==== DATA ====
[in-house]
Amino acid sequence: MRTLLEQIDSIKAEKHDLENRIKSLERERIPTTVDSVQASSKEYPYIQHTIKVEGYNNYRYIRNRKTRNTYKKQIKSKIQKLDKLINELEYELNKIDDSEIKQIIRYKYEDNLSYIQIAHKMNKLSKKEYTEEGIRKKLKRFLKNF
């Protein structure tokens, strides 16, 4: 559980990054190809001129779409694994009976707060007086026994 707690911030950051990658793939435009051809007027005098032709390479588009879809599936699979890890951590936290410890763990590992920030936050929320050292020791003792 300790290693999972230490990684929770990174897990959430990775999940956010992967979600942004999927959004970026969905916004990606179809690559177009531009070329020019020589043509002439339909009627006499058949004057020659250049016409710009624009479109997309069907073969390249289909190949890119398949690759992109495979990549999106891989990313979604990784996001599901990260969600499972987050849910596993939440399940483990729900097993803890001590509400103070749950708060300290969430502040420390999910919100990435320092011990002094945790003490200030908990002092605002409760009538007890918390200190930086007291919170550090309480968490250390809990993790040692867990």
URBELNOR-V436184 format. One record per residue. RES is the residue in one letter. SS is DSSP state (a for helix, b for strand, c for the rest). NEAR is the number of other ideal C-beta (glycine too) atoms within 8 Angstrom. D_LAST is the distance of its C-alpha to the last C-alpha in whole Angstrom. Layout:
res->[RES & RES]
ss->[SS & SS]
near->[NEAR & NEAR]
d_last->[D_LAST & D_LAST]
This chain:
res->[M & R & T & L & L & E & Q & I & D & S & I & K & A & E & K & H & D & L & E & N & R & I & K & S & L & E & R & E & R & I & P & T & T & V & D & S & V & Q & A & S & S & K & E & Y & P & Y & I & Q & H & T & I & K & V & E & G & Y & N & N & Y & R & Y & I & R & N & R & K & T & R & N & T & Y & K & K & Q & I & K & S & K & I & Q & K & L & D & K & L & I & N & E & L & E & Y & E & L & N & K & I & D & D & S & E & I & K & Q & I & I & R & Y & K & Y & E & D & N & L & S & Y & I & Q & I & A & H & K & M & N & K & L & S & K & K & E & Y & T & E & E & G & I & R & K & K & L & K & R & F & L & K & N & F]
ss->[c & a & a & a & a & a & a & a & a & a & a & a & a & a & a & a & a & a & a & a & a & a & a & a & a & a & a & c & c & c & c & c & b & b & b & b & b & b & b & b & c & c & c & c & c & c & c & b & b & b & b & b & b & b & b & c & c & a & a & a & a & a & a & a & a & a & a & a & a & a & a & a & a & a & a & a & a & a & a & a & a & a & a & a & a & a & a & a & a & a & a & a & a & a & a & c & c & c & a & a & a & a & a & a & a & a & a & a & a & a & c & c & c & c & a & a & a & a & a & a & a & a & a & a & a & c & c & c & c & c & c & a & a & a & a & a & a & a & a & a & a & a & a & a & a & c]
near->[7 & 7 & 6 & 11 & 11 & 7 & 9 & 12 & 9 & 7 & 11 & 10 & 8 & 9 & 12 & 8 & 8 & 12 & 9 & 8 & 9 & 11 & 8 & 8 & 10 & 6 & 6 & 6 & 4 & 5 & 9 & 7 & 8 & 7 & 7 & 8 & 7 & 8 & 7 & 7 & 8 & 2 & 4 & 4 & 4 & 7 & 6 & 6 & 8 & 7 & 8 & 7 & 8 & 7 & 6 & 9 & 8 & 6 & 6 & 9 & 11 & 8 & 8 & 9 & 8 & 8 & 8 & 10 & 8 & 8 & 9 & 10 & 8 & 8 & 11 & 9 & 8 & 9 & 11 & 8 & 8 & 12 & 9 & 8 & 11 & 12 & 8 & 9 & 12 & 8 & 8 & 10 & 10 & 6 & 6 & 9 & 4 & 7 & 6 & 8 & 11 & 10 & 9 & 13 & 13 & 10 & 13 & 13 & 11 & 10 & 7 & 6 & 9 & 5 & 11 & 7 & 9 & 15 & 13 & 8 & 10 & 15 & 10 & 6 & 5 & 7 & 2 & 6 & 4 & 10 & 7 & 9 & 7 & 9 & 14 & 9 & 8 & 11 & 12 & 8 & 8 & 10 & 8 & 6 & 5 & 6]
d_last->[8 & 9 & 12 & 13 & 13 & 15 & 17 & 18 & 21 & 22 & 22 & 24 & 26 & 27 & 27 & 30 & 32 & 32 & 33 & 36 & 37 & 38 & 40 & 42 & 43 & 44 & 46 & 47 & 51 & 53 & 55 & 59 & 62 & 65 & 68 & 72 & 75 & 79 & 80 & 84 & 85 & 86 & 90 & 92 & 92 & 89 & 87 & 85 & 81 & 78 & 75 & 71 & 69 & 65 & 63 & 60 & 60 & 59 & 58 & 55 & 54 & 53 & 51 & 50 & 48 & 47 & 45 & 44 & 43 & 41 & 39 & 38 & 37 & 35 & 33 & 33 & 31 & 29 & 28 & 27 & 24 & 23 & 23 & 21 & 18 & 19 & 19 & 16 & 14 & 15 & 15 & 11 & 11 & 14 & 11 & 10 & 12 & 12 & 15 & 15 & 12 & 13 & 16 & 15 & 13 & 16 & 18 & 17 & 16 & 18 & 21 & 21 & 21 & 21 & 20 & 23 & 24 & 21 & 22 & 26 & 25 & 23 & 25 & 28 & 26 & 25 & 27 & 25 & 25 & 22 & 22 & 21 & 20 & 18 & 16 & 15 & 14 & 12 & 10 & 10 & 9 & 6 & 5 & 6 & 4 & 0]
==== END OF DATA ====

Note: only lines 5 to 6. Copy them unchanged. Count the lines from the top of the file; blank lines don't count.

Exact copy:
res->[RES & RES]
ss->[SS & SS]